There are plenty of genres and types of photography and assignments. Commercial and editorial photography are terms that often confused, especially if you’re new to the craft. But there are significant differences between the two, and in this video, Scott Choucino will guide you through them.
The video is short and sweet, yet packed with information, which I really like. Scott discusses the differences between editorial and commercial photography, and these are the six major ones:
- Use: Editorial is usually a photographic story that is going to print (or to an online magazine), whereas commercial is an ad campaign: it may go to print but also be used in other ways such as social media.
- Story: Editorial is almost always a multi-image story, something like a photo essay that tells a story through photos. Commercial could be a sequence of photos, but it doesn’t necessarily tell a story.
- Budget: Editorial shoots normally have small budgets and are not paid much. Commercial shoots have larger budgets, but also bigger teams, more prep work, and they’re paid better.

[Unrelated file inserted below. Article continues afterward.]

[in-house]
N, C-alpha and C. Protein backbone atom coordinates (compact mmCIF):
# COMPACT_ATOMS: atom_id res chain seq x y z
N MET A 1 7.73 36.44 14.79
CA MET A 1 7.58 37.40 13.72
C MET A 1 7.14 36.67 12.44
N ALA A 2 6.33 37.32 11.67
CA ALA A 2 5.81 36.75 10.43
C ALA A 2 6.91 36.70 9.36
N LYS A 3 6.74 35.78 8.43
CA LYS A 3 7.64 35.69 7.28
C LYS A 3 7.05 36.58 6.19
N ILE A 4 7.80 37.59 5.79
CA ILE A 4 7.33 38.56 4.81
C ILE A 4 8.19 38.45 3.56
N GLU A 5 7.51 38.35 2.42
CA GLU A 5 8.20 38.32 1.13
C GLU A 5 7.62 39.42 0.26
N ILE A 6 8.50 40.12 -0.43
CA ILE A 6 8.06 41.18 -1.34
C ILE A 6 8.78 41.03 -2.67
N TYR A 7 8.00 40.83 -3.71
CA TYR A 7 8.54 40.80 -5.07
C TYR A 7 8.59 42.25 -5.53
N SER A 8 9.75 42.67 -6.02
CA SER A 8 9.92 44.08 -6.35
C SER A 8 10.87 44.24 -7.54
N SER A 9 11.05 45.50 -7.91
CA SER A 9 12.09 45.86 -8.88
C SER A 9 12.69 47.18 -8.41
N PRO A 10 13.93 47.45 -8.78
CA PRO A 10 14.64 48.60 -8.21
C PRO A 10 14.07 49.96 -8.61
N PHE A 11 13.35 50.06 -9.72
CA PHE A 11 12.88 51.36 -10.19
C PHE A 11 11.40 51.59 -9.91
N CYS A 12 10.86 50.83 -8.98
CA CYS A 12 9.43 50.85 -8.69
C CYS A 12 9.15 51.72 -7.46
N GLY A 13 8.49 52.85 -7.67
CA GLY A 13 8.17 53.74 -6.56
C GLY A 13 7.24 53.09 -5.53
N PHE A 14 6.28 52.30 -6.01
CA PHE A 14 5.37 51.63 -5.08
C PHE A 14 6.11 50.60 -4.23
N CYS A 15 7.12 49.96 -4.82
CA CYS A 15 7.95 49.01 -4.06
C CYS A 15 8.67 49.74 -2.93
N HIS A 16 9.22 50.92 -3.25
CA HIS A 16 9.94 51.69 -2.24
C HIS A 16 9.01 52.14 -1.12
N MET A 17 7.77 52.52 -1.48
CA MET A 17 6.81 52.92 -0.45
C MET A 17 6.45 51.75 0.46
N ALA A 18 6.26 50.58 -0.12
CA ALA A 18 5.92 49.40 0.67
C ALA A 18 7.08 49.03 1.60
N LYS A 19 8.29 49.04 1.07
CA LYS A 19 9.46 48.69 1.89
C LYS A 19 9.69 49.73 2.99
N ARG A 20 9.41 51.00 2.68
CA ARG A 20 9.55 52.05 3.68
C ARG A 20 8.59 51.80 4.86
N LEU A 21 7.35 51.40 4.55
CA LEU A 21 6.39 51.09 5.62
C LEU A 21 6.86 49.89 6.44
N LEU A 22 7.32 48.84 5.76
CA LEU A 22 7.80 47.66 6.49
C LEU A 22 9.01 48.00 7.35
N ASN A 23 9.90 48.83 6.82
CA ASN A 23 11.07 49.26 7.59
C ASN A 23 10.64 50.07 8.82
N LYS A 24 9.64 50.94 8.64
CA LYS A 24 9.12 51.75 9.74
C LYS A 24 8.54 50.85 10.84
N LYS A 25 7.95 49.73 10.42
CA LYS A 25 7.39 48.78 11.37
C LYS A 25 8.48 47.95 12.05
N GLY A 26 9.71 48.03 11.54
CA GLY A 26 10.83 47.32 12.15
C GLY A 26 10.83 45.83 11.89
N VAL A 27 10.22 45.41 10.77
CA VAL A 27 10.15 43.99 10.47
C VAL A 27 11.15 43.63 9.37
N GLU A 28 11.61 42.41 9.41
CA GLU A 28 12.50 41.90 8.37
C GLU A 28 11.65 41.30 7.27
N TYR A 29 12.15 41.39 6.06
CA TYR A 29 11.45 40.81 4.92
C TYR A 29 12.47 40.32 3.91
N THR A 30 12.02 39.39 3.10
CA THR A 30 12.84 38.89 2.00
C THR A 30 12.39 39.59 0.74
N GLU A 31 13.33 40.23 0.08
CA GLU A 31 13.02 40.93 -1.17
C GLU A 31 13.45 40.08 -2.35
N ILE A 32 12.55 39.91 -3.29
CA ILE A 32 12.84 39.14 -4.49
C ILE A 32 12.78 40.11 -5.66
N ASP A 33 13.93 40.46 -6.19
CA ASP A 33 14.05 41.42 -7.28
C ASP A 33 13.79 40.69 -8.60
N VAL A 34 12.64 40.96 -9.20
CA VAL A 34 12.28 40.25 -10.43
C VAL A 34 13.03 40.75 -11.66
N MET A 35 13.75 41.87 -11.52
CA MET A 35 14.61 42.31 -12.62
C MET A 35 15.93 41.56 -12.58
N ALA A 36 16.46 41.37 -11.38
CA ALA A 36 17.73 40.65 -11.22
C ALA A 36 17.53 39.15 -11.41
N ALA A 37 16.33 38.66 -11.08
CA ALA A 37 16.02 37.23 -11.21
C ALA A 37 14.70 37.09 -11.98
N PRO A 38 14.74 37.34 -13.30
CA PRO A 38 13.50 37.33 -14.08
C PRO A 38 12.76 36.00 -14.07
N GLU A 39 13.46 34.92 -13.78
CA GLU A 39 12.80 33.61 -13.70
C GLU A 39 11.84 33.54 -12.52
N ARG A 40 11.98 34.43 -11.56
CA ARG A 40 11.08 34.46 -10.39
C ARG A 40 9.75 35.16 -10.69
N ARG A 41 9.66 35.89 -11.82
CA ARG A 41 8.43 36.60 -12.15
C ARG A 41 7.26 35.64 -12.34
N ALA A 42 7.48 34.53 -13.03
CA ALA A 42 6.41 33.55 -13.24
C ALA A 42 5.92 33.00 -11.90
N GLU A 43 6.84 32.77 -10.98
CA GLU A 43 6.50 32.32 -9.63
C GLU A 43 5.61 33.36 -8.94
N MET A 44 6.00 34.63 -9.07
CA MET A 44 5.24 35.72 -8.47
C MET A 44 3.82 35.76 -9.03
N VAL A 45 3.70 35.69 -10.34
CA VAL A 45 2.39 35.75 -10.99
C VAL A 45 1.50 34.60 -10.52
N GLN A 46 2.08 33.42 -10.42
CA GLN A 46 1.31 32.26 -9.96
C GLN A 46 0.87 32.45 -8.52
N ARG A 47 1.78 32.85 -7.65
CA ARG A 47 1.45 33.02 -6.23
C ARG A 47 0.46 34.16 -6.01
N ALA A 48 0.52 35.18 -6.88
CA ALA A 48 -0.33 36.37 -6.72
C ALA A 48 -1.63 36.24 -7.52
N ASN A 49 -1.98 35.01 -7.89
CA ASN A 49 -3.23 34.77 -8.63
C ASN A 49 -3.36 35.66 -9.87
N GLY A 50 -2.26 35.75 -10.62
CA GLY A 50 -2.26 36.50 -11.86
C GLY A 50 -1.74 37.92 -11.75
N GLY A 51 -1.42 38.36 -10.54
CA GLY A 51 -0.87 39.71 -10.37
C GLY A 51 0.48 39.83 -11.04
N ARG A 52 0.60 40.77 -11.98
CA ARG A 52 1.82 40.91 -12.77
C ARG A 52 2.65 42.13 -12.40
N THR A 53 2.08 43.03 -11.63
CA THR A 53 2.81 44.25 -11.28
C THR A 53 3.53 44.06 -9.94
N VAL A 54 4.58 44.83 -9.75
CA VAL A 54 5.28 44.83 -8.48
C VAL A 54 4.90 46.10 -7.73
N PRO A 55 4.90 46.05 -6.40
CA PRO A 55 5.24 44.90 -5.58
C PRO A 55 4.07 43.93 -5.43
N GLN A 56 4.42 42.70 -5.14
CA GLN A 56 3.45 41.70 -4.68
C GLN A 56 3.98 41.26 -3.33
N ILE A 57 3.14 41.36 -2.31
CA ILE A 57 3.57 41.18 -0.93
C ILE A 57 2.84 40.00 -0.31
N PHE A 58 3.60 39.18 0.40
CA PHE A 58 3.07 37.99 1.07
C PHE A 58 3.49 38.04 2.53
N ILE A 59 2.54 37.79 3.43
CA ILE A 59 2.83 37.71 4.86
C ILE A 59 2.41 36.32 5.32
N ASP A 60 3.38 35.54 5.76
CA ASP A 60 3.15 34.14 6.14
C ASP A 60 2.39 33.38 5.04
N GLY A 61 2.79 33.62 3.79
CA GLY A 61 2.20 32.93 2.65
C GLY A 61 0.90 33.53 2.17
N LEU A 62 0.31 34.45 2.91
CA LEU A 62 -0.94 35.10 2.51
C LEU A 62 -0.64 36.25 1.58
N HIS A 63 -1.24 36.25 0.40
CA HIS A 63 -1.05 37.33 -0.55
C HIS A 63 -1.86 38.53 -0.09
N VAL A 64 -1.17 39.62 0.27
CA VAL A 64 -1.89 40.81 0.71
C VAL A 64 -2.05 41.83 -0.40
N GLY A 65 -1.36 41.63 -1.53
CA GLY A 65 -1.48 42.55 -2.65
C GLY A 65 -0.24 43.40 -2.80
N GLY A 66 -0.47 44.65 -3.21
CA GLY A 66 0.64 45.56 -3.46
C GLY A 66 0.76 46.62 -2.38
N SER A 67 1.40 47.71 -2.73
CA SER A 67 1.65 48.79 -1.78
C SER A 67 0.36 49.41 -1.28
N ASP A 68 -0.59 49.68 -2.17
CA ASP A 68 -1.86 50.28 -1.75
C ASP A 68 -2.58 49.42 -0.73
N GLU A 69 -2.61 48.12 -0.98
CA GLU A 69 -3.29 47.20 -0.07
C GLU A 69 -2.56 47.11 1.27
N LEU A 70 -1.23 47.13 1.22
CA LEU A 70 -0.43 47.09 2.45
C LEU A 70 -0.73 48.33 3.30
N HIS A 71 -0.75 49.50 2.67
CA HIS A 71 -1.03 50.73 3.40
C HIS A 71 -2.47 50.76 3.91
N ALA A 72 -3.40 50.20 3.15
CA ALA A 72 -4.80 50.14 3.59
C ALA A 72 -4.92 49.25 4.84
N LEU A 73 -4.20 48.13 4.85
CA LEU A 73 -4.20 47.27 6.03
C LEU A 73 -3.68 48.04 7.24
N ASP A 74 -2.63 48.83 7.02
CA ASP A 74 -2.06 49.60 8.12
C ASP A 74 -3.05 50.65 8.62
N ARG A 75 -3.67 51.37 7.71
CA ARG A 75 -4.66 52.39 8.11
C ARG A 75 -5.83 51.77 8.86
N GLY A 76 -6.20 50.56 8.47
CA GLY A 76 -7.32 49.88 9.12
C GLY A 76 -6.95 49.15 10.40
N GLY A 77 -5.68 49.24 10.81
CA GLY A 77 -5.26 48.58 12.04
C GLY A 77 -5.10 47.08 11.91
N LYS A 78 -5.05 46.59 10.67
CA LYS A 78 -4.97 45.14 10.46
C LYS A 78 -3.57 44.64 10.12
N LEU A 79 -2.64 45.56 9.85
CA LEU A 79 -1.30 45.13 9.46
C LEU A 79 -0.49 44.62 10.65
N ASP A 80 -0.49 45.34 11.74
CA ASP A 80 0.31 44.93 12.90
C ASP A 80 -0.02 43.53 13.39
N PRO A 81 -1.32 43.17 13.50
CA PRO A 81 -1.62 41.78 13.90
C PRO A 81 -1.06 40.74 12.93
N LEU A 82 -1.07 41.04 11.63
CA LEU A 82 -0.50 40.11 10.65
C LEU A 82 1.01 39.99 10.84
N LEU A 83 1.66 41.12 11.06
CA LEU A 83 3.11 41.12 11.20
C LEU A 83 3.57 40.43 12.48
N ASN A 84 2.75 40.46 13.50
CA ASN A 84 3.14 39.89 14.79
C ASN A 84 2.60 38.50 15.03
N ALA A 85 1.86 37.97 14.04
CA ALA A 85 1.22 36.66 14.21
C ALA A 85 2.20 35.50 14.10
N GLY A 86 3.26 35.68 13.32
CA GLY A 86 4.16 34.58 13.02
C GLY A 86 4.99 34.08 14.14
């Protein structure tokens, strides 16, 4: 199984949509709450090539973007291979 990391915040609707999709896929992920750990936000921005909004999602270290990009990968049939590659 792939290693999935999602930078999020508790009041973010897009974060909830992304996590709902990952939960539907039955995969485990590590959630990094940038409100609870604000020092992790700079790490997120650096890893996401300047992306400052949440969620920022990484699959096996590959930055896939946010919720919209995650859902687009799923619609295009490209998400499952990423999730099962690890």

- Duration: Editorial doesn’t have a long “shelf life,” as Scott puts it, while a commercial campaign might be used for years.
- Creativity: Editorial shoot is usually more creative and allows you to express yourself more. On the other hand, a commercial shoot is stricter in its requirements.
- Portfolio material: In relation to the previous point, photos shot as a part of an editorial will usually end up in your portfolio. Commercial photos, on the other hand, often don’t.
Scott notes that there’s also a merge between commercial and editorial photography: a paid advertorial. It’s an ad for a product but given in a form of an editorial article. Photos taken as a part of an advertorial fall within both categories: editorial and commercial.
Since I don’t shoot professionally, I have never done a serious editorial or commercial shoot. but if I had to choose, I’d rather go with an editorial: more creativity even with smaller pay is what I normally prefer. What about you? Do you shoot both types and which do you prefer?